I live in Pittsburgh, and travelled to New York for the weekend to attend the workshop.  I lived there in the 90's, and it was really nice to be back for the weekend.  I flew in Friday afternoon, and left on Sunday night.  The workshop itself consisted of a social Friday night, and then the actual workshop that ran from 9:00am to 6:00pm both Saturday and Sunday.

Since I was flying Sunday night, I had to leave at 5:00pm on Sunday, but I think the free shooting time with the models extended past 6:00pm, so if you travel to one of the workshops, I recommend you fly on Monday rather than Sunday.

There were about 15 students, Matt Granger, and an assistant from NY that Matt knew.  Unfortunately Matt's assistant on his site, Tina, didn't make it to this workshop, so we did not get to meet her.  However, Matt's assistant Mos was great.  On Saturday we had 3 models and on Sunday we had 4 models.   Everyone from Matt, his assistant, the students and the models were all great to work with.

The workshop itself took place in a great space.  Its a photography studio / event space called Fitography Studio - 550 Broadway.  It even had full length windows looking out over Broadway.  You can learn more about this great space here.   Matt had the entire space rented out.

We had one main studio area, but there was enough space and lighting equipment to split into 3 or 4 groups during the many breakout sessions to try out the concepts that Matt was teaching.  The format is that Matt would speak about a concept for 30 min to an hour, and then we would have a breakout to  try out the concepts.  It was a great way to experience the concepts in action.

At the end of each day, Matt would give us free shooting sessions to try out different lighting concepts with the models and to try to hone our skills.  I took a few that at first I thought were going to be mistakes, but I ended up liking some of the darker lit photos:

On the second day, two of the models from the first day returned, and two new models joined that we were able to shoot during our exercises.

On the second day, we did an fun exercise where Matt asked us to show some photos from photographs that we liked the lighting on.  He then talked about how they likely lit the photo, and then asked us to perform an exercise where we tried to replicate the style of lighting.  

The photo I submitted was one from Joel Grimes, who has a very distinct look: Joel Grimes.

My attempt at replicating the look wasn't fully successful, but I learned a lot while trying.

What the workshop didn't focus much on was light modifiers and how different light modifiers affect your photos differently.  That is not necessarily a bad thing, but given the name of the workshop being "Take Control of the Light", I assumed that there would be a focus on light modifiers (e.g. snoot vs. sofbox vs. gobo vs. octobox vs. beauty dish vs. ring light vs. bar doors, etc).   The overall workshop was heavy on the physics of light and how that impacts your photograph (in an easy to understand form).   And that is important, as after all, that is all a photograph is, is a recording of light.   And its important to have a strong base in that before worrying about one modifier vs another.

Overall, I think the workshop helped me better understand lighting and allowed me to hone my flash skills.  One thing that Matt did talk about during the workshop was his new video series of the same name: Take Control of the Light.  At the time of this writing, that is priced at $75 compared to the workshop cost of $700.  Matt provided the video series to us as a bonus for the workshop, and I have since watched the whole thing.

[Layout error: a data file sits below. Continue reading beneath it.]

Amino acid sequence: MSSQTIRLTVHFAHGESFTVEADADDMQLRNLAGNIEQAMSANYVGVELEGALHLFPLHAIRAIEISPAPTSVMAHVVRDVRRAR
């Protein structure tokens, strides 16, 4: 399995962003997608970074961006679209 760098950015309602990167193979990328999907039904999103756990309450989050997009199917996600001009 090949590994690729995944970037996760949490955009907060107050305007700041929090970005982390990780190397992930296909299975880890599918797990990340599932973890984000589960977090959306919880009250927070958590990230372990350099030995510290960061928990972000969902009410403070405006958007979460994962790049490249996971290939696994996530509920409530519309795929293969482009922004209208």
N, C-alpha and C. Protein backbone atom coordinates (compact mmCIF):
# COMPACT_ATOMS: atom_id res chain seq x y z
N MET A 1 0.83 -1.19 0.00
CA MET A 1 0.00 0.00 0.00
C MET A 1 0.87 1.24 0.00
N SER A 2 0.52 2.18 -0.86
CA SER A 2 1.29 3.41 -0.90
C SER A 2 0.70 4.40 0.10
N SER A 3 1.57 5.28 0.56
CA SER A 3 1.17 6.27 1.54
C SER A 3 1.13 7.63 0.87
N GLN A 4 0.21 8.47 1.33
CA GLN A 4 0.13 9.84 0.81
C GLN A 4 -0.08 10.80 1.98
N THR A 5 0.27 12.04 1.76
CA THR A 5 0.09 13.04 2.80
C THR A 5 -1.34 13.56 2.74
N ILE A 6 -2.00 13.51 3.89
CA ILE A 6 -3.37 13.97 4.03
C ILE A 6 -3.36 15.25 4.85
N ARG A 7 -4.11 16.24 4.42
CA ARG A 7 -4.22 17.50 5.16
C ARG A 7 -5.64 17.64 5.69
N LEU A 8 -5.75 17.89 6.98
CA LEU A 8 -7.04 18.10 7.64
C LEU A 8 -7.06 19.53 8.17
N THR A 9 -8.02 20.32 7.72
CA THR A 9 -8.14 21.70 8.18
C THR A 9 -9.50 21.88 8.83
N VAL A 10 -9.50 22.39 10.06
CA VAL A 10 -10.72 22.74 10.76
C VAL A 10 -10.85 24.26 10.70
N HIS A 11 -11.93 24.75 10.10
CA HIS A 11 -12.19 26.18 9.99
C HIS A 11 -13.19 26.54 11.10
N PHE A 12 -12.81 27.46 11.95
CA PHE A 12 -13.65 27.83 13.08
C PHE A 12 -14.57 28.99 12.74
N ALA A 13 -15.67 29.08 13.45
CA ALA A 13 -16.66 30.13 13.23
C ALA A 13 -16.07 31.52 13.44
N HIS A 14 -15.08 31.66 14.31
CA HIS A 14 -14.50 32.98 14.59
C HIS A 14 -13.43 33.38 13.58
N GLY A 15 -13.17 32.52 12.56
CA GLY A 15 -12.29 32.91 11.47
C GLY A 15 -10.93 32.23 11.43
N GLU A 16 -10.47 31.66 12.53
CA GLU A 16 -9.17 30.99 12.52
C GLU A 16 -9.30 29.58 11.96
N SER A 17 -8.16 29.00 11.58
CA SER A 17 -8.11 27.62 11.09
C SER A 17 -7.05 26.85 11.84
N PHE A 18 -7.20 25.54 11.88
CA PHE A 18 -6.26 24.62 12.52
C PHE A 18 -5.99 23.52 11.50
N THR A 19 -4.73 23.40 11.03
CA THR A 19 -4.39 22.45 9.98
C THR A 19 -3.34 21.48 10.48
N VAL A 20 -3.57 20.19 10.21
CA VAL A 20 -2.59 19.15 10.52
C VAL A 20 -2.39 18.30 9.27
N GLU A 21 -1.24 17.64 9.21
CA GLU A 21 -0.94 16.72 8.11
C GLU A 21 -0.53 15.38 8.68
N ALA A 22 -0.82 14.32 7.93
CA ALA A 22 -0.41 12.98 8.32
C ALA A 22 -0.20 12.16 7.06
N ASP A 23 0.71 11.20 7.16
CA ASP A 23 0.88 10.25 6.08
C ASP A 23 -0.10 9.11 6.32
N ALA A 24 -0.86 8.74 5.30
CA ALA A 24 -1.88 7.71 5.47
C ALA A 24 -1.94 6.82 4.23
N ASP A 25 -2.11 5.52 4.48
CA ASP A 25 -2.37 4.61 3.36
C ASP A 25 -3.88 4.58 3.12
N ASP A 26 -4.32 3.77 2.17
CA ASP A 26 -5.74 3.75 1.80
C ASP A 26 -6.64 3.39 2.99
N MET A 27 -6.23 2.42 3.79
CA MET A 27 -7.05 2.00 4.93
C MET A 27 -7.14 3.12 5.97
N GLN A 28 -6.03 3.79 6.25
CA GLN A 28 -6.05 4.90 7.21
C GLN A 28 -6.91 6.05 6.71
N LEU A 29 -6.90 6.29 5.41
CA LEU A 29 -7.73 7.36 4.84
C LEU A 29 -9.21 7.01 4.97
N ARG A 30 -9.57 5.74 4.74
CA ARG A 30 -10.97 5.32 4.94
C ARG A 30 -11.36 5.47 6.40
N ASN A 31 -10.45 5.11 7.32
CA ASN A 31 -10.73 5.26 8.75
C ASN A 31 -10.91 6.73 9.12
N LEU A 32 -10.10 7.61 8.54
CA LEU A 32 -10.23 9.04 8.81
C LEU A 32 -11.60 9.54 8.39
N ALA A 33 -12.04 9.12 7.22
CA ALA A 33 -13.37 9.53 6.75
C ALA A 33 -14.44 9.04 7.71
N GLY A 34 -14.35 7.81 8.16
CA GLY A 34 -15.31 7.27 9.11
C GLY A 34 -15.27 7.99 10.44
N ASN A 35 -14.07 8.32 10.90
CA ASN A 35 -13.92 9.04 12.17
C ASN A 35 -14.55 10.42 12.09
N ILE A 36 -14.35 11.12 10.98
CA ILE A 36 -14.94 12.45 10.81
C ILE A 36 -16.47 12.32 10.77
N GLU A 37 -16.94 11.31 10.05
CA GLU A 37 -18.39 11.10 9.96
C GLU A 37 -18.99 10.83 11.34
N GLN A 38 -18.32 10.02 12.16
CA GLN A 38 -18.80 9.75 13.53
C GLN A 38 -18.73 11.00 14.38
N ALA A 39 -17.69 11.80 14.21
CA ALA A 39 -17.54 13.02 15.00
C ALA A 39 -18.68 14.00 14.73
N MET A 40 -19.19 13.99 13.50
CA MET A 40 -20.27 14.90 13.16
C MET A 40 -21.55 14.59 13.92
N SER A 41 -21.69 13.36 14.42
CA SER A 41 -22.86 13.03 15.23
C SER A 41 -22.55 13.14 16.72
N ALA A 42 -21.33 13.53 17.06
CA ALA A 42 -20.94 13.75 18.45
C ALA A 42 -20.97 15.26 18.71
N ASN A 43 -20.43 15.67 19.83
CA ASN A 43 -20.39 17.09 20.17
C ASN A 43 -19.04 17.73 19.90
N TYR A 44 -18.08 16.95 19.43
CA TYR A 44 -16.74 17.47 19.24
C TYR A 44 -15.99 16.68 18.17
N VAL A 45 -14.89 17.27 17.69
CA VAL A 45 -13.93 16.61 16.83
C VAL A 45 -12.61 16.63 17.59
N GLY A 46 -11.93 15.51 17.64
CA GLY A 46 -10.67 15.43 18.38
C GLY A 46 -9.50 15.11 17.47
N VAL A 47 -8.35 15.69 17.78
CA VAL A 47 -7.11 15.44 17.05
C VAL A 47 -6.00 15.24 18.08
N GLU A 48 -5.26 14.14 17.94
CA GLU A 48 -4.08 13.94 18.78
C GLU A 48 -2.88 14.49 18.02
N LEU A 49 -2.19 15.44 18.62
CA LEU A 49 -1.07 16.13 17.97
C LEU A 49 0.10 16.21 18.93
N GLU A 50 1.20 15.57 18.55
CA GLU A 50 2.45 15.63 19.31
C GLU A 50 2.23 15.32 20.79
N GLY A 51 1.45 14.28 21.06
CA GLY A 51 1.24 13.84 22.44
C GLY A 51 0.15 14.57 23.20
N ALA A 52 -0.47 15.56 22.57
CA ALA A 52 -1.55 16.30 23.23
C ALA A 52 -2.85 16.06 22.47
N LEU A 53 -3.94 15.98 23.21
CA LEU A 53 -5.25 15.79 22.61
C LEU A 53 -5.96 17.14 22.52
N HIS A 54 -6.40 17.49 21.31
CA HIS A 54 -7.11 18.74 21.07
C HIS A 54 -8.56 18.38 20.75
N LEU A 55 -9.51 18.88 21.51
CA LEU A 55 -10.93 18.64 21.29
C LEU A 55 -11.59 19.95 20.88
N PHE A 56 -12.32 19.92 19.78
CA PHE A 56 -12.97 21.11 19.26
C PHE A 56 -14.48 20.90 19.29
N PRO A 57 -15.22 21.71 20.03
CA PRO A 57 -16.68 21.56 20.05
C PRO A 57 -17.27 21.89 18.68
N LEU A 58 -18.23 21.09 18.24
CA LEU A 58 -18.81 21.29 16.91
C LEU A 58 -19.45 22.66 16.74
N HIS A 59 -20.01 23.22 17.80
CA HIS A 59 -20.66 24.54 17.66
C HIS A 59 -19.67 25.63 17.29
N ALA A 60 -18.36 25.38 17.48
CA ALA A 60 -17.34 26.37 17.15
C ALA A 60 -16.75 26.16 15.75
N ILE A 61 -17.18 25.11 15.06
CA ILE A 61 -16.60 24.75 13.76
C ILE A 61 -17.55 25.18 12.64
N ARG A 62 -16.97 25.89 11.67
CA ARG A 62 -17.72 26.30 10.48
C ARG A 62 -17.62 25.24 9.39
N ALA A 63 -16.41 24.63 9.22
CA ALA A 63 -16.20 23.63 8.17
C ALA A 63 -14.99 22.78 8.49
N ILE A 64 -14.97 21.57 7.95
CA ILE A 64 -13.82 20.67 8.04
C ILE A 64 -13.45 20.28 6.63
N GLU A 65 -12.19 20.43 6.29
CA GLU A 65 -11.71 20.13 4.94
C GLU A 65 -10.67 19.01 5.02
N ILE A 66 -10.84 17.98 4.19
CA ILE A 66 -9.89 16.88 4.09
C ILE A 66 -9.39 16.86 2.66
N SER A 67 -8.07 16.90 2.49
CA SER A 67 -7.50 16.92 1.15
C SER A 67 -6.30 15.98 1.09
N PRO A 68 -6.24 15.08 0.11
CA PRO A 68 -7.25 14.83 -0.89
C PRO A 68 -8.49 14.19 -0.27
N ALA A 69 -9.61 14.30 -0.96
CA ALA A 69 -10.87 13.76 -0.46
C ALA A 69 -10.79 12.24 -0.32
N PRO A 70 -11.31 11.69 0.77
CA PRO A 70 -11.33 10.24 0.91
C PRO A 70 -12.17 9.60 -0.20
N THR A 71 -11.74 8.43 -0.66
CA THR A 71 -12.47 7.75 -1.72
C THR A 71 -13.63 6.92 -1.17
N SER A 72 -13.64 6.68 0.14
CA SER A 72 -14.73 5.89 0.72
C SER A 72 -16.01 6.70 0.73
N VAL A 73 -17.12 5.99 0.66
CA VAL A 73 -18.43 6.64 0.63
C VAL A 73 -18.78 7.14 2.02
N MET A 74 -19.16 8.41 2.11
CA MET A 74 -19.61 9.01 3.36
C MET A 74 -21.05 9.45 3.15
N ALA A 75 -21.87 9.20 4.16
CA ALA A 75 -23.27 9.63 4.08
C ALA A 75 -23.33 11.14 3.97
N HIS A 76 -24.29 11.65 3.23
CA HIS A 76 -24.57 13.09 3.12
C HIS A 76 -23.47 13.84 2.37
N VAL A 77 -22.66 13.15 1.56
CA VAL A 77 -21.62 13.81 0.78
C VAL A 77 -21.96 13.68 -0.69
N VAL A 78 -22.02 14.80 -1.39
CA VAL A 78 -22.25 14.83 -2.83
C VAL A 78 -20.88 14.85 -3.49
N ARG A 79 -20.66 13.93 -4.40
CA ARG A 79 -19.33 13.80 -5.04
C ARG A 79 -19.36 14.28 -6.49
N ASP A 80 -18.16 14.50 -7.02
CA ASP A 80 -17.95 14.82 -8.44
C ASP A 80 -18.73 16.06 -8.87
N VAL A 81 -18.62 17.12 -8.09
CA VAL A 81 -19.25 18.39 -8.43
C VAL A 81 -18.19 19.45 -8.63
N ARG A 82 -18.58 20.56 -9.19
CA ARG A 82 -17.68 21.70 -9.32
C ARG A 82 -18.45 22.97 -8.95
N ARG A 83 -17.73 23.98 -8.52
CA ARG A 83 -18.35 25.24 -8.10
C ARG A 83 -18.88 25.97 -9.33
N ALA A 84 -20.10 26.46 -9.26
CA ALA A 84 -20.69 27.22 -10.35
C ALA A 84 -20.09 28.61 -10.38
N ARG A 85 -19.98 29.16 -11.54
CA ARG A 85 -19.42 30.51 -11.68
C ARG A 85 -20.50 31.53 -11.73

I highly recommend the video series.  It covers most of what we discussed at the workshop.  What it doesn't provide, is the interaction with Matt and other students where you work together in solving issues and gaining a better understanding in a way that a one way medium like a video series can't do.  I learned a ton from the other students.

However, if you have a good local photography club or Meetup group that allows for that interaction, then I would suggest buying the video series and skipping the workshop unless you want to ask Matt himself a lot of specific questions.  If you do not have access to other photographers in a format such as a Meetup group, then I would recommend the workshop over the video series (I think if you saw the video series first, and then attended the workshop, you may get frustrated by the repeat of material).

Overall a very fun weekend in a great city, with great people, and learning new things.  What more could you ask for?!?!

To see some additional photos from the workshop from me and the other students, you can check out the following Flickr group:

If you have any questions about the workshop, please post those in the comments section.

Thank you and happy shooting!

Saturday, June 7, 2014

Working with Yongnuo YN-622N's in TTL

I usually work with my Yongnuo YN-622N-TX and 622N's in remote manual mode.  I love that I don't have to walk over to every flash individually just to change power settings.  I only use TTL when I am in fast moving situations where setting need to change dynamically and I don't have time to dial in the correct settings on top of the TX.

I usually don't run into problems when using TTL, but I have had several readers/viewers who have run into challenges, and they have reported that the order in which you turn things on matters.  Richard F and Larry C (thanks Richard and Larry) reported that you want to make sure that the flashes and 622Ns are turned on prior to the TX, and theorizing that on startup, the TX handshakes with each, so if its not the last one, there are speed lights not taken into the calculations.

I am going to be doing some experimentation in this regarding over the coming weeks/months, but in the meantime, this is the order I do things that seems to work (starting off with everything in the 'off' position:

1) I have put all flashes on the 622N hotshoes.
2) I turn on the flashes and confirm they are set to TTL
3) I turn on the 622Ns
4) I then turn on the 622-TX mounted on top of my camera
5) I then turn on the camera

I do tend to turn my TX off and on periodically to conserve power and to take shots without flash.  I am also one of those people that turns my camera off between shots to save power.  So often I will turn the camera off/on without turning the TX off/on.

As mentioned, I will test a few scenarios over the coming months so you can see results.  In the meantime, if you rely on TTL with the 622Ns, you may want to be careful about the order in which you turn things on and off, take note of what works for you, and go with what you find works best.

If you do find an order that works best for you, or if you have additional findings to contribute, please leave a note in the comments section.  Thank you.

Happy Shooting!